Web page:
Paul Doherty’s latest exhibit encompasses the Vineyard’s light and its reflections.


Paul Doherty is a masterful “painter” of light with his camera, capturing glorious sunrises, transcendent sunsets, and the calm right after storms — making for a body of work with breadth and great beauty.

“There’s something so special about the light on the Island,” Doherty says. “It’s different from the mainland. There’s something about living here that creates an opportunity to see this incredible light. I think it has something to do with the water and the reflections off of that, and also the open vistas. I love going out every day, and every day is different. There’s always something to shoot.”

Color dominates his newest show, “Vineyard Light and Reflections” downstairs at the Martha’s Vineyard Playhouse. Some photographs seem otherworldly. In “After the Storm ‘B’,” the purplish band of Venus, which can appear at sunset, makes the two brightly colored sailboats “pop” as though illuminated from within. Their barely rippling reflections on the still water float quietly to the edge of the picture frame, extending into our viewing space, thereby transporting us into the scene.

Doherty captures the magical luminosity of sunsets in other works, including when the winter light reflects off the silent, Edward Hopper-esque building in “Sunset Reflection, Middle Pier” that imbues the home with a grand presence against the blue-purple-pink sky, which turns the handsome structure into a striking silhouette. For “Middle Pier,” Doherty puts us at the foot of the narrow pier from which he shot the photograph. He emphasizes the deeply receding wooden structure, thereby walking our vision down the wooden planks into the wide, open expansive sky of sweeping clouds brimming with the fabulous colors of the setting sun.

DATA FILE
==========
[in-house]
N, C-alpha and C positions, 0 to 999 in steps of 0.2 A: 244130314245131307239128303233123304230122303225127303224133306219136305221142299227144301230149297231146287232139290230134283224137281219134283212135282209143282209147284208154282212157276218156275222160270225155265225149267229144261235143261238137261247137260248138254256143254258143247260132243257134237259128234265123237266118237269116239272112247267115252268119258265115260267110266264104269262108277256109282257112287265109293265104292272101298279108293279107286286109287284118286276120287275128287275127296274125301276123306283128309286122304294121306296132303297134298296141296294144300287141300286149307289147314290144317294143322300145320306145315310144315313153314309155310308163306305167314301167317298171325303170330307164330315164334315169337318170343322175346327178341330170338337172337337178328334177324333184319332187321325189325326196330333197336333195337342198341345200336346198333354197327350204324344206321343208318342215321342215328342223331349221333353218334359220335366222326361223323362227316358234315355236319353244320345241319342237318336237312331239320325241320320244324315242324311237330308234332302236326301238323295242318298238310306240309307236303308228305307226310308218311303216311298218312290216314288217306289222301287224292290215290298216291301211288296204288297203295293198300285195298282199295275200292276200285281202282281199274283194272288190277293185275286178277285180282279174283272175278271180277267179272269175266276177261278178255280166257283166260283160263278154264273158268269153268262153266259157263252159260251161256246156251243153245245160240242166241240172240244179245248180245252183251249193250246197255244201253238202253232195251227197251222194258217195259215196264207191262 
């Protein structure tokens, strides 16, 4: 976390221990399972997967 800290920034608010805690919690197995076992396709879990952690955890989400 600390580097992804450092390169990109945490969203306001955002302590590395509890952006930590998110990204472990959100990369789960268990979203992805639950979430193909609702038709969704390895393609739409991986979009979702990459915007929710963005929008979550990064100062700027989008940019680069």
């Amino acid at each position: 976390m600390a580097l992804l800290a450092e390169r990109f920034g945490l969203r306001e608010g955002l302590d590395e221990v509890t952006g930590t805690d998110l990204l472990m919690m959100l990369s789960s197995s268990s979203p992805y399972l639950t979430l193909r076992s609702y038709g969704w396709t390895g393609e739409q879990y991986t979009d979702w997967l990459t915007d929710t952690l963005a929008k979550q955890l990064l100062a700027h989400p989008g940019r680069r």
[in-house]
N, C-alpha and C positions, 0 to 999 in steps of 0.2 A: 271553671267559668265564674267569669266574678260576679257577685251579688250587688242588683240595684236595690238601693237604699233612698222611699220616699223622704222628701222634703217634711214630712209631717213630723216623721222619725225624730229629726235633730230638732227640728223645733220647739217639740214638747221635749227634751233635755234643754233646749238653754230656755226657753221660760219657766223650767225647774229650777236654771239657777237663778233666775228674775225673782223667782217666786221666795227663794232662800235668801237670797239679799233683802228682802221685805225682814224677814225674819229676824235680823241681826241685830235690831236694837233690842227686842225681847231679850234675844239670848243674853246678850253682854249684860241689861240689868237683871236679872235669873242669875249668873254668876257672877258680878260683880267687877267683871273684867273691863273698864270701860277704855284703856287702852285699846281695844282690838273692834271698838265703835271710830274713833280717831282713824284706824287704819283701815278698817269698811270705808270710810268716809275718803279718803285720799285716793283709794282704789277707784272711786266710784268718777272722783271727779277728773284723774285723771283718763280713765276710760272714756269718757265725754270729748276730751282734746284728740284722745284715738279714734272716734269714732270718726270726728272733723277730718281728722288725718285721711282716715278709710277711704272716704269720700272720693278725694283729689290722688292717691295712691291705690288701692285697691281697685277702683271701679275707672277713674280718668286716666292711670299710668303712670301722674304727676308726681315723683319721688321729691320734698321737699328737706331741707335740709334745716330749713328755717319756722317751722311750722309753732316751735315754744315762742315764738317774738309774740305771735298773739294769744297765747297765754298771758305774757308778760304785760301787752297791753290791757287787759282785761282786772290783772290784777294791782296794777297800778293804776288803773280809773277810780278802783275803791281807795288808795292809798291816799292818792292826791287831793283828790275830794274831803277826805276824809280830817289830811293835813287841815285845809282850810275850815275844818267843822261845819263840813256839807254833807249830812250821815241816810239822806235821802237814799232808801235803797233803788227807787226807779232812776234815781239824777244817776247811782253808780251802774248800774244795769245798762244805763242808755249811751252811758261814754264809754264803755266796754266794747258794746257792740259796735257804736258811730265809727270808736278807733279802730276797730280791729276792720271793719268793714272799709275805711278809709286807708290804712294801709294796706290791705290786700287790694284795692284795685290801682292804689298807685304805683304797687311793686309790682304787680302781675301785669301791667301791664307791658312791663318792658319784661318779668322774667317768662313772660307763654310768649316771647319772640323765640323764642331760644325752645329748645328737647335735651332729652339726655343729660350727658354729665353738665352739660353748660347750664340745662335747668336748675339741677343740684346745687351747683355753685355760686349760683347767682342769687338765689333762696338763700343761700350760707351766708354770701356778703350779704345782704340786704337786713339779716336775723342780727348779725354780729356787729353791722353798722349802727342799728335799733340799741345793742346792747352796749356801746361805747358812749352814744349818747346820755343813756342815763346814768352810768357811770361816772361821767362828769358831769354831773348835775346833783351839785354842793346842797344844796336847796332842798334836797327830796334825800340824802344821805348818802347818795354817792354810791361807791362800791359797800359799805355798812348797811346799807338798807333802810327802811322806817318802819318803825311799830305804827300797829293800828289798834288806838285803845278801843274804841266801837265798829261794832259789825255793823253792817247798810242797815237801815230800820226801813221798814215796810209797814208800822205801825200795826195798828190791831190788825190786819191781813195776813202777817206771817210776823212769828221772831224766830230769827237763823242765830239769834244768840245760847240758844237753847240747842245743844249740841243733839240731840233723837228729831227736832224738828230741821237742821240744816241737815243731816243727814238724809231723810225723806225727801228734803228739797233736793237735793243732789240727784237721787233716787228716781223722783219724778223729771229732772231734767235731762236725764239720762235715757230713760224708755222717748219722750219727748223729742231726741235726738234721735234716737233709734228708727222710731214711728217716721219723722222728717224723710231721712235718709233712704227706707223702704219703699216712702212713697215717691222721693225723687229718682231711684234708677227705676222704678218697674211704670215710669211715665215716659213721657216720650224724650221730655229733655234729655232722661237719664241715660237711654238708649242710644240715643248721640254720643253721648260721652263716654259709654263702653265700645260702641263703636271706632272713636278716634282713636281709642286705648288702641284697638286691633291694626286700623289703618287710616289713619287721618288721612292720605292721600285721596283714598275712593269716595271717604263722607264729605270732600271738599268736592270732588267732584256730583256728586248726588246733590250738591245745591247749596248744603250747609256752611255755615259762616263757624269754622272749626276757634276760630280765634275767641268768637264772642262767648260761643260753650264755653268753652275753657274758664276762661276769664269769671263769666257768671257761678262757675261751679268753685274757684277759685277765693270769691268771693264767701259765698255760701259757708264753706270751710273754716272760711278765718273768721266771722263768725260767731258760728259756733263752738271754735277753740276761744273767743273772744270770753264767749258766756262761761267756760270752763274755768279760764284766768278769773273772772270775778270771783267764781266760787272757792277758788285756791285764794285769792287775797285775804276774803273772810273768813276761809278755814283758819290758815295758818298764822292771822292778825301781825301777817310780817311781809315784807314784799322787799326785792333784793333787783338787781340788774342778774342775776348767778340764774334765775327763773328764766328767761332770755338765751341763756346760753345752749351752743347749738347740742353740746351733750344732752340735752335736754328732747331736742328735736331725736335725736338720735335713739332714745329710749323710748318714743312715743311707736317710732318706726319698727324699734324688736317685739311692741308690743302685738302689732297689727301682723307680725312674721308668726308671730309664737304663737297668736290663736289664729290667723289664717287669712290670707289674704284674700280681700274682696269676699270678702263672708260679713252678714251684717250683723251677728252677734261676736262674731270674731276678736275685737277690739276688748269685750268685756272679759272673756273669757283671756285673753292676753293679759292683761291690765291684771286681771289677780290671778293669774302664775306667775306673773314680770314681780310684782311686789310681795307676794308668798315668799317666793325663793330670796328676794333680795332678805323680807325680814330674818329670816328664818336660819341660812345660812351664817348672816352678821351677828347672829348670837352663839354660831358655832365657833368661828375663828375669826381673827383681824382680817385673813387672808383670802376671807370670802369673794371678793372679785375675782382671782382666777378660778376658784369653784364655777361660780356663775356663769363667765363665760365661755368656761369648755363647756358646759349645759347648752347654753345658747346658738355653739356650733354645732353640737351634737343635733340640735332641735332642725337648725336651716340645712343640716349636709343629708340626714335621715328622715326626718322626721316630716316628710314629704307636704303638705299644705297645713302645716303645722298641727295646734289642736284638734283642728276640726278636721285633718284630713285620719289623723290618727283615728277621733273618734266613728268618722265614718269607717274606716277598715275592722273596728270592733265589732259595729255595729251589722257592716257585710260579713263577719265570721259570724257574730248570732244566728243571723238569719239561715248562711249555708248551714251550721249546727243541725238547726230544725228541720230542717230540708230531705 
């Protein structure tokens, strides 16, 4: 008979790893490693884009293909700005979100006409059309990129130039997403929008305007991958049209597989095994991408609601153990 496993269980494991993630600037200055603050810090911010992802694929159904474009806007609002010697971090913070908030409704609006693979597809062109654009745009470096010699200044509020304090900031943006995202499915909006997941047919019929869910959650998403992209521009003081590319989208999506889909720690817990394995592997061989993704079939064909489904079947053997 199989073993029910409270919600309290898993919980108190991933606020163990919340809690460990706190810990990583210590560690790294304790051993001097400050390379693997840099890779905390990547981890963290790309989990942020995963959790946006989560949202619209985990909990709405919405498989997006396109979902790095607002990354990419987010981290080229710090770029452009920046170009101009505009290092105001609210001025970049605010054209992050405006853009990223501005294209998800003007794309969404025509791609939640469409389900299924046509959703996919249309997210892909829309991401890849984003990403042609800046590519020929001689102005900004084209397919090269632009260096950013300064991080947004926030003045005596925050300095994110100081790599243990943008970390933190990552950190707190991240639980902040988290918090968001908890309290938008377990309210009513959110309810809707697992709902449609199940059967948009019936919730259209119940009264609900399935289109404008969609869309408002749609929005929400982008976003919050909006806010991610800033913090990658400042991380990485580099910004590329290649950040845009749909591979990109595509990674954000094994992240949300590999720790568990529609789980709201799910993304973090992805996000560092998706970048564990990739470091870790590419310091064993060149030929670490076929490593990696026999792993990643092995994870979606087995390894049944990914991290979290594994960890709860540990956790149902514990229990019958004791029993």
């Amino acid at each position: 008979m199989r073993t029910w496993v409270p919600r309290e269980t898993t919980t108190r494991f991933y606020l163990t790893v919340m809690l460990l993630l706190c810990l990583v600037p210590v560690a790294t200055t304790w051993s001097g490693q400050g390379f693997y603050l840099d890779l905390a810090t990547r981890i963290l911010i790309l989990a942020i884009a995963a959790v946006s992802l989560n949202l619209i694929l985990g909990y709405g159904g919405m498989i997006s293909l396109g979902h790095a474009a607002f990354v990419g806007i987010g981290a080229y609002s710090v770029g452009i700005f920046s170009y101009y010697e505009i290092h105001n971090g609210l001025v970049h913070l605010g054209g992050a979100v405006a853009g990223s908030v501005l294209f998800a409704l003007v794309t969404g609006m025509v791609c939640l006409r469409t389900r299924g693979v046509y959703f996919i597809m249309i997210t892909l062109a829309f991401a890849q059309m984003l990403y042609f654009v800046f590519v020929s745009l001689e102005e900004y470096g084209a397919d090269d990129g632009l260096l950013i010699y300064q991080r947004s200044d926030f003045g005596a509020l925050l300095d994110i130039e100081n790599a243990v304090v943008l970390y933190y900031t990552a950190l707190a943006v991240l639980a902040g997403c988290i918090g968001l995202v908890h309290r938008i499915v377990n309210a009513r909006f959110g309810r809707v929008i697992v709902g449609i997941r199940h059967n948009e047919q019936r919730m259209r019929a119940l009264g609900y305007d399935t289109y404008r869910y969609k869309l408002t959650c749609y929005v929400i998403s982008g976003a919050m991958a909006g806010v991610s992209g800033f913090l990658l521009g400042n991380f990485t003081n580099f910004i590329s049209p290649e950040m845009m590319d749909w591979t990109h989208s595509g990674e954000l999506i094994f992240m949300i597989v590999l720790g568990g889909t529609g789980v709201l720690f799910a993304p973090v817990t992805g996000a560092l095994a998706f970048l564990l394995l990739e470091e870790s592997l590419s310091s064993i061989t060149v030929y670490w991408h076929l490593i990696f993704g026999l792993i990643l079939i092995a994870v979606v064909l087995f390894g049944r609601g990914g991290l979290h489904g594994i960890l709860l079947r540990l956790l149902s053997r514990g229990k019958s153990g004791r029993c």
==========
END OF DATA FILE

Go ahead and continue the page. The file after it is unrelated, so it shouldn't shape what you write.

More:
Doherty captures early daylight in “Yellow Dory,” which he took in Owen Park. Of this turned-over craft, resembling a beached aquatic mammal, he says, “It was one of those mornings that was really, really cold. There were icicles on everything. There’s something about the color of the morning light hitting that yellow and the blue in the background that I just love.”

There are only a few compositions with human inhabitants. Doherty’s figures tend to be anonymous, allowing the emphasis to lay on the forms they create. In “The Rower,” the man’s red-and-black winter outfit, as well as his upside-down reflection, punctuates the pastel-colored water that he rhythmically makes his way through. Doherty captures the exact moment his head is turned away from us, directing our gaze to the thin, vertical mooring stakes behind him. You see Doherty’s talent at capturing just the right moment again in “Chatting at Sunset,” where the women, leaning to and fro, are caught in an animated conversation on top of a mound at Philbin Beach. The great expanse of the cool-colored sky and the brilliant yellow of the setting sun make the figures dance with an energy all their own. Of this one, Doherty says, “It’s the body language of this one. I love taking silhouettes of people at sunset and never seeing their faces. One is bent over, another looking up and the middle one crouched. I was below to take their picture.”

Doherty goes out virtually daily to different locations around the Island at either the beginning or end of the daylight hours, although he always has his camera with him in case something grabs his attention. The pond at his own house also provides opportunities for reflection shots as in the early-summer “Three Waterlilies,” which gracefully march across the work, letting us linger on the beauty of nature’s formations. You see a similar rhythm in “Reflected Twigs,” which he took at the pond at the entrance to Moshup Beach.

Doherty, who has an acute eye for detail, also enjoys coming in close to transform his real-life objects into abstract shapes as in “Buoy & Rope.” The light aqua, curlicued rope echoes the solid, bright-red and purple-blue bulbous buoy, and their inverted reflections in the monotone water recast it as an elegant geometric composition.

In “Fall Reflection,” Doherty gets up extremely close to the pond’s edge and crops the picture in a way that makes it the most painterly abstract photograph in the show. Our eyes continually skim back and forth over the splendid, shimmering autumnal colors. Doherty says, “I wish I could paint; I can’t. I love to take these reflection shots that look like abstract art. I’m trying to paint with my camera.”

Interestingly, instead of focusing on the mechanics of his camera, Doherty says, “I rely on my eye to take a shot” and what an eye he has.

Paul Doherty’s “Vineyard Light and Reflections,” through Oct. 15 at the Martha’s Vineyard Playhouse. 



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